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Oil Chemical and Atomic Workers (OCAW)

Equitable Access to Clean Energy Resilience

By various - The Climate Center, August 5, 2020

Featuring Janea Scott, California Energy Commission; Genevieve Shiroma, California Public Utilities Commission; Carmen Ramirez, Mayor Pro Tem of Oxnard; Ellie Cohen, The Climate Center and others about policies to support climate justice and community energy resilience in lower-income communities who suffer disproportionately from pollution and power outages.

This summit gave overview of what California is doing now for clean energy resilience and what new policies are needed to provide access to clean and reliable power for all. Mari Rose Taruc, Reclaim Our Power Utility Justice Campaign; Gabriela Orantes, North Bay Organizing Project; and Nayamin Martinez, Central California Environmental Justice Network discussed the issue of equitable access from an Environmental Justice perspective.

Mark Kyle, former Director of Government Affairs & Public Relations, Operating Engineers Local 3 and currently a North Bay attorney representing labor unions, nonprofits, and individuals; Jennifer Kropke, Workforce and Environmental Engagement for International Brotherhood of Electrical Workers, Local Union 11, and Vivian Price, CSU Dominguez Hills & Labor Network for Sustainability talked about the Labor perspective.

Carolyn Glanton, Sonoma Clean Power; Sage Lang, Monterey Bay Community Power; Stephanie Chen, Senior Policy Counsel, MCE, and JP Ross, East Bay Community Energy discussed the work that Community Choice Agencies are doing to bring more energy resilience to lower-income communities.

LNS Webinar Explores the Origins of ‘Just Transition’

By staff - Labor Network for Sustainabaility - July 22, 2020

“Just Transition” has become one of the most common—and most controversial—themes in the Labor-Climate movement. On July 22, the Labor Network for Sustainability helped illuminate the idea with a webinar on “Just Transition: Love It, Hate It – You’ve Heard the Term, Now Hear the Story.” It featured some of those who first originated and campaigned for a Just Transition for workers and communities. Watch and learn the backstory for this essential building block for a climate-safe, worker-friendly, socially-just future.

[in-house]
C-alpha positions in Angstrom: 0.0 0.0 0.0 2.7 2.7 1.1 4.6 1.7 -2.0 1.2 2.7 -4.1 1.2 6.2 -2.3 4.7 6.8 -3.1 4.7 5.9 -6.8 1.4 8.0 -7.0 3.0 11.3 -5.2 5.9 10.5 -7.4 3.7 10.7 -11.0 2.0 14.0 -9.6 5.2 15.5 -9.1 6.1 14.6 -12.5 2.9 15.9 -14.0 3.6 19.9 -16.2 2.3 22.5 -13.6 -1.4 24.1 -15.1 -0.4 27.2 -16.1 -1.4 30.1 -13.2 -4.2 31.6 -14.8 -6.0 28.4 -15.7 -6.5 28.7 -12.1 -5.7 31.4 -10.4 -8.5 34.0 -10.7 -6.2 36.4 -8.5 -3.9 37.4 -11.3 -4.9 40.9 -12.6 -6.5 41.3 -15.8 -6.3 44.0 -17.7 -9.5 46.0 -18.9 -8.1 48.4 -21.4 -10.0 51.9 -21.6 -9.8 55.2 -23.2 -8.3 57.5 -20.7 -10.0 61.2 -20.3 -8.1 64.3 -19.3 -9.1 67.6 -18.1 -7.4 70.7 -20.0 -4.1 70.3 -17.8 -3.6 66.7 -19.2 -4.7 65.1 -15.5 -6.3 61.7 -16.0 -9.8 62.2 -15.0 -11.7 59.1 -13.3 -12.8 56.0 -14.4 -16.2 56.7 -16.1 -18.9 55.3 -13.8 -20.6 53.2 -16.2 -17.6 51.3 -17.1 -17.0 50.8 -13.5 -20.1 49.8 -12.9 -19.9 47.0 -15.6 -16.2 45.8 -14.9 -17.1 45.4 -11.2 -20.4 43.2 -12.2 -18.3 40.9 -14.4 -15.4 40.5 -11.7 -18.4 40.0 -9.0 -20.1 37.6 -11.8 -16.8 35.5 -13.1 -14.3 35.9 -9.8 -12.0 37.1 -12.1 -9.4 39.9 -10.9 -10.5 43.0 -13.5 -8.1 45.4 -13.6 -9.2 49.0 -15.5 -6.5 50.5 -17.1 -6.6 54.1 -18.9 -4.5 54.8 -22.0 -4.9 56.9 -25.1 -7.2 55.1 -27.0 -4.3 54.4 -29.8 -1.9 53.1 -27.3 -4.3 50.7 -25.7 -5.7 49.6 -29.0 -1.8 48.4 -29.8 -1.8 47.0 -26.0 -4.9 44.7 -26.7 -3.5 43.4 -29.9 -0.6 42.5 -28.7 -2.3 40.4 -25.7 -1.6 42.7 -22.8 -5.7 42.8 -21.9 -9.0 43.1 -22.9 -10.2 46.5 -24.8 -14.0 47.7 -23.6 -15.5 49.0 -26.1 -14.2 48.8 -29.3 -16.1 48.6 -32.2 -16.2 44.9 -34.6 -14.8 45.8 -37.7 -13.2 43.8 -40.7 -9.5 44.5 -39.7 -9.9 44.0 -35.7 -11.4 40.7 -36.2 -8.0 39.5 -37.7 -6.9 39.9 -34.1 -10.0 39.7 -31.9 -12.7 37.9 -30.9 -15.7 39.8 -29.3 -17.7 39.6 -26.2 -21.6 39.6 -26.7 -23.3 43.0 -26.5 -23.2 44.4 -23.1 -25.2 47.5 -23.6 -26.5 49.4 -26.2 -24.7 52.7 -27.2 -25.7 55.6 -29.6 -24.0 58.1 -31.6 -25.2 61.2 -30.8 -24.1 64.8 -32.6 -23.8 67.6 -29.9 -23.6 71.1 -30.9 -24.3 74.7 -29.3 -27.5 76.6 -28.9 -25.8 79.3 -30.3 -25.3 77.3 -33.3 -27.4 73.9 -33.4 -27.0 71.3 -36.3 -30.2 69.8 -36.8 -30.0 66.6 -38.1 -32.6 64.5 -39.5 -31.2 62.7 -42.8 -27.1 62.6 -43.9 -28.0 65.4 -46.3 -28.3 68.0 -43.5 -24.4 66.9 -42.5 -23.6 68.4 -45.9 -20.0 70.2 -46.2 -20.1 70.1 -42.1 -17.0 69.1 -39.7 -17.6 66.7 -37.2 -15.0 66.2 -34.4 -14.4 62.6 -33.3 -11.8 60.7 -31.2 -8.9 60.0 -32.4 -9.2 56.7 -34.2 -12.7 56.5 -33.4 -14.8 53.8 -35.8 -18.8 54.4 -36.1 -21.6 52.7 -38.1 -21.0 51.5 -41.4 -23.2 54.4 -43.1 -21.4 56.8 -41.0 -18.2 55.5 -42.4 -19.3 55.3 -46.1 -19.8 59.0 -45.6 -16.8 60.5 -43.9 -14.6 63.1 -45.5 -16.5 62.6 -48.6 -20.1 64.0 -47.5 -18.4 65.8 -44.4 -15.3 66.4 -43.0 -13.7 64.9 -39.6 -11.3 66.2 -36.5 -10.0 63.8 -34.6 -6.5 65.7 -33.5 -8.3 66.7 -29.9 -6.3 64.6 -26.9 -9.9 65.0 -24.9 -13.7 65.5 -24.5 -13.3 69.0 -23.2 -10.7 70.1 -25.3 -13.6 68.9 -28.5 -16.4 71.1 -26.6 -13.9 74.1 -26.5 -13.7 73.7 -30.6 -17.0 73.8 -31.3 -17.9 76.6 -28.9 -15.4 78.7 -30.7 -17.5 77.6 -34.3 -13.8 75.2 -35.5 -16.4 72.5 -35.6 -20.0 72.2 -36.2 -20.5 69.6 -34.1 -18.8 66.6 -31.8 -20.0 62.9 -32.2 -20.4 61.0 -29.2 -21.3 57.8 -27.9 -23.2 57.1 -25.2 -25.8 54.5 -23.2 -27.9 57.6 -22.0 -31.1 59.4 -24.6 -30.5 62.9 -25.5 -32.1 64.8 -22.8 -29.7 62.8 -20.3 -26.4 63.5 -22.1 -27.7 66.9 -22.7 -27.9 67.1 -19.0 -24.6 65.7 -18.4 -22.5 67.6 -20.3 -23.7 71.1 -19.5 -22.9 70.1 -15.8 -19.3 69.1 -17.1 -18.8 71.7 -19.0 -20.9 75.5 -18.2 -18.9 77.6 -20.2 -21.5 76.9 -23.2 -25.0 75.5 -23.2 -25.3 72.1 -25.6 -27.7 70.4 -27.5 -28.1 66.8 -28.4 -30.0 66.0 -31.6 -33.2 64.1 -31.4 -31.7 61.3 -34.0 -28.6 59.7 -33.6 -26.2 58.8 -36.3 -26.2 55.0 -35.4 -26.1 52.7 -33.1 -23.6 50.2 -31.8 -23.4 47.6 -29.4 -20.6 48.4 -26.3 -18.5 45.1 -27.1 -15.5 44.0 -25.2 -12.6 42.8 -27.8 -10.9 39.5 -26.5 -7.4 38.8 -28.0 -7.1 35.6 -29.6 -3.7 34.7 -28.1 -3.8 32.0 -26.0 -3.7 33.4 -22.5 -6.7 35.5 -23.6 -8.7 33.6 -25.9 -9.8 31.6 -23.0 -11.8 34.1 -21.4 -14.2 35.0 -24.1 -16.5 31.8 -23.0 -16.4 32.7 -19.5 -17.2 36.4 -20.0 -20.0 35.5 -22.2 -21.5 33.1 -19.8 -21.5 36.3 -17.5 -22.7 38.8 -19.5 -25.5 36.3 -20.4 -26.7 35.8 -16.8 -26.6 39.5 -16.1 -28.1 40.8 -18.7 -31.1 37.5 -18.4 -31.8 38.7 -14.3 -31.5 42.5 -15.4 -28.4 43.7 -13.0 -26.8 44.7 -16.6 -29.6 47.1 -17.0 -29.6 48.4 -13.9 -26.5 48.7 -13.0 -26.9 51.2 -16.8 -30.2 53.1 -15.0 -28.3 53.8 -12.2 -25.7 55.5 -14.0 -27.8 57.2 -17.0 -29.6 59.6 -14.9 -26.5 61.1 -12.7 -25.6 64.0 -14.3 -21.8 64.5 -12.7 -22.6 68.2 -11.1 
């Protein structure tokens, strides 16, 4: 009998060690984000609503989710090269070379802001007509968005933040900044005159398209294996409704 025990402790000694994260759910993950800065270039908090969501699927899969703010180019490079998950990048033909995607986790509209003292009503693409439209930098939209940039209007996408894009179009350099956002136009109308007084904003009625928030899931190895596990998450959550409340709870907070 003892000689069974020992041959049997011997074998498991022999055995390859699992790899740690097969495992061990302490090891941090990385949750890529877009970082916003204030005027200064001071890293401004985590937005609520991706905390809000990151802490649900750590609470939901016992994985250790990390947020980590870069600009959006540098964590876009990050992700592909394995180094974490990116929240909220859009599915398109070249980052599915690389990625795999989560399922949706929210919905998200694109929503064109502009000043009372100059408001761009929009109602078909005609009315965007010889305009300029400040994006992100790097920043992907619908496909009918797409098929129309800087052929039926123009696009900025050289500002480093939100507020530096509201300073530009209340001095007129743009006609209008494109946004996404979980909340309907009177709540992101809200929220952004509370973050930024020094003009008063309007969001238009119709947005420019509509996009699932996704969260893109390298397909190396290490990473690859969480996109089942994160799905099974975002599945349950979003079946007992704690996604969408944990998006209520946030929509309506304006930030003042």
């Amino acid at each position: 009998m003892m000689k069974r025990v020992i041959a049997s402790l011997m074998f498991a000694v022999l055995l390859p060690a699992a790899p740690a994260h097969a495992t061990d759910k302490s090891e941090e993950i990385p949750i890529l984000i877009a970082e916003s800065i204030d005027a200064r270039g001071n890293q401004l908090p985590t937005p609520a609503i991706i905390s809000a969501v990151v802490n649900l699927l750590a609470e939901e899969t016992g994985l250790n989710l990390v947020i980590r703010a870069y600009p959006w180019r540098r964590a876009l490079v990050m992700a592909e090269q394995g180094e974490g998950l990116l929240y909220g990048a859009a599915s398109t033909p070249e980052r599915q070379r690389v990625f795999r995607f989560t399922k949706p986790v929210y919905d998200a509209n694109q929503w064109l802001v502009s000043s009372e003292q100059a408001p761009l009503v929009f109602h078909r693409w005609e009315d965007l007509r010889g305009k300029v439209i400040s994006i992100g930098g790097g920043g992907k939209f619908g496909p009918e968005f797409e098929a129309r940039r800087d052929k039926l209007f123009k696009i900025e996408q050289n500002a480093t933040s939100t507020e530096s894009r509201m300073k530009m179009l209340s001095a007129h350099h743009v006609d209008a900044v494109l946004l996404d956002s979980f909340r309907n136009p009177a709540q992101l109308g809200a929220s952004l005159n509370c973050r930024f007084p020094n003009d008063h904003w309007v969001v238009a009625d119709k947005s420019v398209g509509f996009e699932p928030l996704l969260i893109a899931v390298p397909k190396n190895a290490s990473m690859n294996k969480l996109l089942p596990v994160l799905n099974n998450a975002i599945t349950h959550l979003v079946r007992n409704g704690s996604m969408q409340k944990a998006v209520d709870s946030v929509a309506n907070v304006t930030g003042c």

Labor Unions and Green Transitions in the USA

By Dimitris Stevis - Adapting Canadian Work and Workplaces to Respond to Climate Change, February 27, 2019

“In broad terms there are now two camps amongst US labour unions with respect to climate change and renewables (the two not always related). On one side, are those unions that believe that something needs to be done about climate change and that renewables are a good strategy. On the other side are those that are opposed to meaningful climate policy –even as they claim that climate change is a problem.”

This report outlines the deep cleavages with respect to climate policy but also argues that the views of unions are more complex and contradictory than the opposition-support dichotomy. Additionally, it seeks to understand what explains the variability in union responses to climate change and policy. What can account for the contradictions evident amongst and within unions?

Read the report (PDF).

How to Achieve Zero Emissions, Even if the Federal Government Won't Help

By C.J. Polychroniou - Truthout, January 17, 2018

With Donald Trump in the White House, the prospects for fighting climate change have never been any bleaker in the US. Yet there are options available to state governments to move forward with the greening of the economy even without federal support. This point is made crystal clear in two studies produced recently by economist Robert Pollin and some of his colleagues at the Political Economy Research Institute (PERI) at the University of Massachusetts at Amherst for the states of Washington and New York. In this exclusive interview for Truthout, Pollin explains the significance of Green New Deal programs.

C.J. Polychroniou: Bob, two new studies on fighting climate change have been produced by you and two PERI researchers for the states of New York and Washington. How did these studies come about?